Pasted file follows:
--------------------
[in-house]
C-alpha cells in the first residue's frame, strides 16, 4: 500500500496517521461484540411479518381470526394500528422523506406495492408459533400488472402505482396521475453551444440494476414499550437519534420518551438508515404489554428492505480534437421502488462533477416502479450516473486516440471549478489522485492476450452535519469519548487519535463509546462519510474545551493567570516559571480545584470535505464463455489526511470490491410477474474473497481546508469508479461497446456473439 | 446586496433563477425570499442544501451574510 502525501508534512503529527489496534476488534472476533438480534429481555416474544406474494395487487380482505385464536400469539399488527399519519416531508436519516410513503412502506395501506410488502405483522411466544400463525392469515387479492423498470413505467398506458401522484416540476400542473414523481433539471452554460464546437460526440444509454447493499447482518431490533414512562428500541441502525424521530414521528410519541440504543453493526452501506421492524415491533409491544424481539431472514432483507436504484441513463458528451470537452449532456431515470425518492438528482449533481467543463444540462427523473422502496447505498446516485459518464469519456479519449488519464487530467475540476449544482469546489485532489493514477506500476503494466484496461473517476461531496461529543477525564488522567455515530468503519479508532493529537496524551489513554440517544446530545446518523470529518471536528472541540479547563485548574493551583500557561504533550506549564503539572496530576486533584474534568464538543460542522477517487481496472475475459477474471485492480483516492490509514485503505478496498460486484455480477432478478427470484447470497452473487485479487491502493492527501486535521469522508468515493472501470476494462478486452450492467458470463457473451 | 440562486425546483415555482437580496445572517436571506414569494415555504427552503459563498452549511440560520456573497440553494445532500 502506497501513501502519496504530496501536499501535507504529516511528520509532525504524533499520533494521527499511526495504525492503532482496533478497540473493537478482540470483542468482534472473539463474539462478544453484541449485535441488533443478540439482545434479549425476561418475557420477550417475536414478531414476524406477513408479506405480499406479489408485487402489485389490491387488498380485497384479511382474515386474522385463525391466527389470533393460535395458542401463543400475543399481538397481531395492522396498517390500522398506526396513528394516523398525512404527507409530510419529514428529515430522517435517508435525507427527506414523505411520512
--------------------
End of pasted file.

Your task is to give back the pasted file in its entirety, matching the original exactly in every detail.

[in-house]
C-alpha cells in the first residue's frame, strides 16, 4: 500500500496517521461484540411479518381470526394500528422523506406495492408459533400488472402505482396521475453551444440494476414499550437519534420518551438508515404489554428492505480534437421502488462533477416502479450516473486516440471549478489522485492476450452535519469519548487519535463509546462519510474545551493567570516559571480545584470535505464463455489526511470490491410477474474473497481546508469508479461497446456473439 | 446586496433563477425570499442544501451574510 502525501508534512503529527489496534476488534472476533438480534429481555416474544406474494395487487380482505385464536400469539399488527399519519416531508436519516410513503412502506395501506410488502405483522411466544400463525392469515387479492423498470413505467398506458401522484416540476400542473414523481433539471452554460464546437460526440444509454447493499447482518431490533414512562428500541441502525424521530414521528410519541440504543453493526452501506421492524415491533409491544424481539431472514432483507436504484441513463458528451470537452449532456431515470425518492438528482449533481467543463444540462427523473422502496447505498446516485459518464469519456479519449488519464487530467475540476449544482469546489485532489493514477506500476503494466484496461473517476461531496461529543477525564488522567455515530468503519479508532493529537496524551489513554440517544446530545446518523470529518471536528472541540479547563485548574493551583500557561504533550506549564503539572496530576486533584474534568464538543460542522477517487481496472475475459477474471485492480483516492490509514485503505478496498460486484455480477432478478427470484447470497452473487485479487491502493492527501486535521469522508468515493472501470476494462478486452450492467458470463457473451 | 440562486425546483415555482437580496445572517436571506414569494415555504427552503459563498452549511440560520456573497440553494445532500 502506497501513501502519496504530496501536499501535507504529516511528520509532525504524533499520533494521527499511526495504525492503532482496533478497540473493537478482540470483542468482534472473539463474539462478544453484541449485535441488533443478540439482545434479549425476561418475557420477550417475536414478531414476524406477513408479506405480499406479489408485487402489485389490491387488498380485497384479511382474515386474522385463525391466527389470533393460535395458542401463543400475543399481538397481531395492522396498517390500522398506526396513528394516523398525512404527507409530510419529514428529515430522517435517508435525507427527506414523505411520512